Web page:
Your spouse maintains rear security in the bedroom as, with your heart in your throat and your legs shaking, you begin to pie out of your bedroom and look down the stairwell leading to the first floor.

As your turn the corner, you engage your weaponlight down the stairs and you notice a black clad figure at the bottom of the stairs putting a foot on the first stair leading up to the bedrooms. You quickly identify a black pistol in the right hand and a flashlight in the left hand of the intruder. Your heart is pounding in your chest, the grip of the pistol suddenly feels slick and your mouth is as dry as the desert as your body’s ‘fight or flight’ response kicks into overdrive.

Somehow the words come out of your mouth, “Stop! Drop the gun! Don’t move! Don’t make me shoot you!” As you yell, the intruder bounds up the stairs with the gun pointing up at you.

You hear several muted ‘pops’ and notice strobe-like flashes as the intruder crumples to the floor at your feet. Your spouse is moving to you and yells to you if you’re okay. You yell, “Good to go.”

Your spouse gives the password to the kids who unlock the door but stay where they are. You kick the gun away from the invader’s hand and you are surprised as you notice smoke coming from the muzzle. At the same time you feel a sharp stabbing pain in your upper left chest. You transfer your weapon to your support hand and raise your right hand to your chest and it comes away covered in blood as you notice a distinct sucking sound.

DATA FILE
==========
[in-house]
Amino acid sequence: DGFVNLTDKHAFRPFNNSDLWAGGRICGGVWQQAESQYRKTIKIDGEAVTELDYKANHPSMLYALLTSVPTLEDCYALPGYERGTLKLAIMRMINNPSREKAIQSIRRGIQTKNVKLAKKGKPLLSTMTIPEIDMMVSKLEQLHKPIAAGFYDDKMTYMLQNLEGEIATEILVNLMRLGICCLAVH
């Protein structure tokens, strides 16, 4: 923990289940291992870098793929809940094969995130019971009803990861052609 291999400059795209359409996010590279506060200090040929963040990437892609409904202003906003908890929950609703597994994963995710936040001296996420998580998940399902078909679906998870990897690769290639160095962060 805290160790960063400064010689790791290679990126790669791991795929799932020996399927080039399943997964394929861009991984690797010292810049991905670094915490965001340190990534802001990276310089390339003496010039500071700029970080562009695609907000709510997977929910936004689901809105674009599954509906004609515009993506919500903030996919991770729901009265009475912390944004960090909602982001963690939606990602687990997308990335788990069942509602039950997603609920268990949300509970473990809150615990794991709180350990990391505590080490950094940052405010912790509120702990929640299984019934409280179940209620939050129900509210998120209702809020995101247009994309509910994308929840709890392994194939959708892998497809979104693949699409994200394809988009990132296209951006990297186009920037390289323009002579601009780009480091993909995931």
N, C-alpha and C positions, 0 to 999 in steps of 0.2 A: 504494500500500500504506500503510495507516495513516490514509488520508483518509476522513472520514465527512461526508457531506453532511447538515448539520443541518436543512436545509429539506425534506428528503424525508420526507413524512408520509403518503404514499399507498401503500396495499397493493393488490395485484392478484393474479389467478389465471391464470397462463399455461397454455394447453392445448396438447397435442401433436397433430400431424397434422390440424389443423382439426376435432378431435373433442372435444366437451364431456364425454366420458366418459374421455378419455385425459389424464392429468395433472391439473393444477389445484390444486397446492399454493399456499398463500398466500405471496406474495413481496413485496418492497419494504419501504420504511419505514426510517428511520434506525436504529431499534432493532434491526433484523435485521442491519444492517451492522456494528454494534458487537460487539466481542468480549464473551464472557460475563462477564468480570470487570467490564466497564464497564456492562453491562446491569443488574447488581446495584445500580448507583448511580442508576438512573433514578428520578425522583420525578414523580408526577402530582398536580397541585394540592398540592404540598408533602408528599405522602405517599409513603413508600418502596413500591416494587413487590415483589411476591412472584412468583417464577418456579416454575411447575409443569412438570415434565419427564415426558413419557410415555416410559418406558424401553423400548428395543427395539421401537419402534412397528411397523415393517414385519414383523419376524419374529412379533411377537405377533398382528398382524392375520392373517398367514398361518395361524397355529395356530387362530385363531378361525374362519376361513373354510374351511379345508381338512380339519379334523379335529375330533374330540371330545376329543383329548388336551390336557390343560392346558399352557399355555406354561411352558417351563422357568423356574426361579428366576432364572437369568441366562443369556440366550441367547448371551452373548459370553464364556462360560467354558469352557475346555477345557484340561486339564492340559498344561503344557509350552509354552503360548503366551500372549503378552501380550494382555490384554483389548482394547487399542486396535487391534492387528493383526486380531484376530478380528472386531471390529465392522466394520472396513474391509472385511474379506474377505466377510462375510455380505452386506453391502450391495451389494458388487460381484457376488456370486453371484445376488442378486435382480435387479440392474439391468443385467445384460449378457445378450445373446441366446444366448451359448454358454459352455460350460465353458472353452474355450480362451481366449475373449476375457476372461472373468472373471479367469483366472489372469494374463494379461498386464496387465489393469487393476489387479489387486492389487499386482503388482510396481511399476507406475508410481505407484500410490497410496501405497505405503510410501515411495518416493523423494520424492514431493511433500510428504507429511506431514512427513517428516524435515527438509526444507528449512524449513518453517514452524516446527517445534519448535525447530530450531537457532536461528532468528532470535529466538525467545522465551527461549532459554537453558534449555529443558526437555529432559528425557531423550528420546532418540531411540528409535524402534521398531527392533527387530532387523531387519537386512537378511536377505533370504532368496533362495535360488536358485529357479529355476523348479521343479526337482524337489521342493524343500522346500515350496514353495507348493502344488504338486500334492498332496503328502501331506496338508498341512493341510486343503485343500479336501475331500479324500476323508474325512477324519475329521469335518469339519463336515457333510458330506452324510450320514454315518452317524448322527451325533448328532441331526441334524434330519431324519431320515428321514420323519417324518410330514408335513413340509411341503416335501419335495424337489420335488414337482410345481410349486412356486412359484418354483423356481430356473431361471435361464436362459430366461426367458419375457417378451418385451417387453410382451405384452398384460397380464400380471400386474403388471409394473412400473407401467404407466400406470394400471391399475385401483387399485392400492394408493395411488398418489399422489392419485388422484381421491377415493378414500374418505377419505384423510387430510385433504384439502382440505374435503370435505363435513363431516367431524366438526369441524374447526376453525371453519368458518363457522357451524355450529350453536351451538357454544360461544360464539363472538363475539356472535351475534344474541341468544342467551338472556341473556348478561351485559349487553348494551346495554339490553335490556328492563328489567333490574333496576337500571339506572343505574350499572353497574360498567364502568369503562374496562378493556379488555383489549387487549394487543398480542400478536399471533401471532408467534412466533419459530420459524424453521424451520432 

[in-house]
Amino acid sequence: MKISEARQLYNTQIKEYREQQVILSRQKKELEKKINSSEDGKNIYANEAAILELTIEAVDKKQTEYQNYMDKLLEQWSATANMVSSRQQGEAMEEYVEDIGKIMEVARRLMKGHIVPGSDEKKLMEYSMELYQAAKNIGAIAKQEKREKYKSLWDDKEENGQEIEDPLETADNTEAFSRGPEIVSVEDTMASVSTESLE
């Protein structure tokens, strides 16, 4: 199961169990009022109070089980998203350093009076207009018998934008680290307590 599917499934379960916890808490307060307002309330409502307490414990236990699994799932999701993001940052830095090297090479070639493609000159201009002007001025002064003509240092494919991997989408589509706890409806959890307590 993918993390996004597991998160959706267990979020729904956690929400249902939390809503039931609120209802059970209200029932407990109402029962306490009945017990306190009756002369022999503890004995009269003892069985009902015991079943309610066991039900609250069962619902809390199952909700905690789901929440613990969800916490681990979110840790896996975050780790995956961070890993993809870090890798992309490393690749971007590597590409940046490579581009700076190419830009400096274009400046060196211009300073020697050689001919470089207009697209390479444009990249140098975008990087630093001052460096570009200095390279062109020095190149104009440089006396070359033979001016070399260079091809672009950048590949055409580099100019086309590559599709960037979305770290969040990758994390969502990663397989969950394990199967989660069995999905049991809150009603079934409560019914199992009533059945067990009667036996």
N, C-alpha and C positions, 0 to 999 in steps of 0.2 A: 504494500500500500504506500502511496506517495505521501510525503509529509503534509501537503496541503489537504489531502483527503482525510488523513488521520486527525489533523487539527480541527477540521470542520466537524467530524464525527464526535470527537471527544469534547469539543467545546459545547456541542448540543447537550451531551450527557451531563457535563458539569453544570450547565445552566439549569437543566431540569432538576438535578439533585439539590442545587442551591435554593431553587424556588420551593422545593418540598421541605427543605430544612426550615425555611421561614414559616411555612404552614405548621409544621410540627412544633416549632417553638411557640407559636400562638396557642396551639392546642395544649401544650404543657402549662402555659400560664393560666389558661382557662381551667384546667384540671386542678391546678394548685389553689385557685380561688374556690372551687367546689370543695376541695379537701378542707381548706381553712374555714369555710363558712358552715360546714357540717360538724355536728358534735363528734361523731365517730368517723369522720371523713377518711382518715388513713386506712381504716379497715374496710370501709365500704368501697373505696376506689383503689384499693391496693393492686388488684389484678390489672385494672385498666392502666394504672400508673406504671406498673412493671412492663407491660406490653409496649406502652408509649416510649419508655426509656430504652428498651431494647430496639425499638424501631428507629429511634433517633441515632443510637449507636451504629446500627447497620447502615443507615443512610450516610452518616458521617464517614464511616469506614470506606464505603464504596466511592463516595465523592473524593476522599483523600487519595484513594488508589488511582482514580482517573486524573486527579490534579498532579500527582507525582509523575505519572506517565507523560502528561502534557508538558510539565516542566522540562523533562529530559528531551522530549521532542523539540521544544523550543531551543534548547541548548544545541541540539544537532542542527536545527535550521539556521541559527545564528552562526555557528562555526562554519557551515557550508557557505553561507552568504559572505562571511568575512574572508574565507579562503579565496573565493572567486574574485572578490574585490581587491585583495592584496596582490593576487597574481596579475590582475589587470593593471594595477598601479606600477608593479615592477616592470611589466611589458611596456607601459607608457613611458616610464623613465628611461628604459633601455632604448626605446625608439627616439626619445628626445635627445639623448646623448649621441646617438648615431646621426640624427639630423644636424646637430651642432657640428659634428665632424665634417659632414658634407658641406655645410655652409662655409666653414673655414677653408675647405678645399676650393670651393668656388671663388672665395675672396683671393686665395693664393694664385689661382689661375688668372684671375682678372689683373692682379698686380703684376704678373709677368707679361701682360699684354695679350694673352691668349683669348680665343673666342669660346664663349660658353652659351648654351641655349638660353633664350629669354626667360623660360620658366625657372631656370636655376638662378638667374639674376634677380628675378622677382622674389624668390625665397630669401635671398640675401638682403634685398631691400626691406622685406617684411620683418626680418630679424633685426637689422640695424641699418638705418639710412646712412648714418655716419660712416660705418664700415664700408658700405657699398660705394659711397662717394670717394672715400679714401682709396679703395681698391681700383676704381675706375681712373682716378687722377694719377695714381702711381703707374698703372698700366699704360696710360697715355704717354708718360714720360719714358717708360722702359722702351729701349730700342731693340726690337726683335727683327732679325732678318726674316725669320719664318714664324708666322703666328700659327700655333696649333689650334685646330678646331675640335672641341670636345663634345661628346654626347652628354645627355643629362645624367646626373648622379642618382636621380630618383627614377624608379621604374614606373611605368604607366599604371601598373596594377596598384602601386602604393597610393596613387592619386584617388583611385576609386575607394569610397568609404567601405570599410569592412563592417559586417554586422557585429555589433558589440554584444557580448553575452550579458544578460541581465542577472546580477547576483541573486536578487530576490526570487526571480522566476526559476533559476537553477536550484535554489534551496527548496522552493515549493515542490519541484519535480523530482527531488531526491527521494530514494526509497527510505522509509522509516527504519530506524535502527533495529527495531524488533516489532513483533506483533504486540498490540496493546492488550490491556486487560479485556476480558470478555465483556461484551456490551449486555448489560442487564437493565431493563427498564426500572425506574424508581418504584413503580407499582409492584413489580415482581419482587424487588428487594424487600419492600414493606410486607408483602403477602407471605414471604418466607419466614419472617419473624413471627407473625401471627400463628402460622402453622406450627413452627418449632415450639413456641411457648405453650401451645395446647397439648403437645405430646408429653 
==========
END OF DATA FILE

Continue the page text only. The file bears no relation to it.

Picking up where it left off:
You yell at your spouse to grab the D.A.R.K. that’s kept in the bedroom as you remember your training and place pressure with your weapon hand over the entry and have your spouse check for an exit wound.

There is none. As you place the HALO Seal over your wound, you notice the invader move and a large pool of blood spreading out from under them.

Your spouse ‘gloves up’ and rolls them onto their back and notices a bright red blood coming from the lower thigh above the knee in a pulsating manner. They quickly grab a CAT and secure it near the top of the thigh and turn the windlass until the bleeding stops.

They then are checking the airway and breathing and looking for other obvious injuries.

They notice three wounds, 2 to the upper right chest and one to the abdomen. The remaining HALO seal can cover the 2 to the chest but there is an exit wound. Your spouse grabs the ‘backer’ that the HALO seal came on, places it over the wound, unwraps the compressed gauze and binds it around the torso of the intruder and ties it to form a makeshift occlusive dressing. They then grab the Israeli Bandage and the QuikClot Combat Gauze LE and dress the abdominal wound, placing the victim on their right side in the recovery position.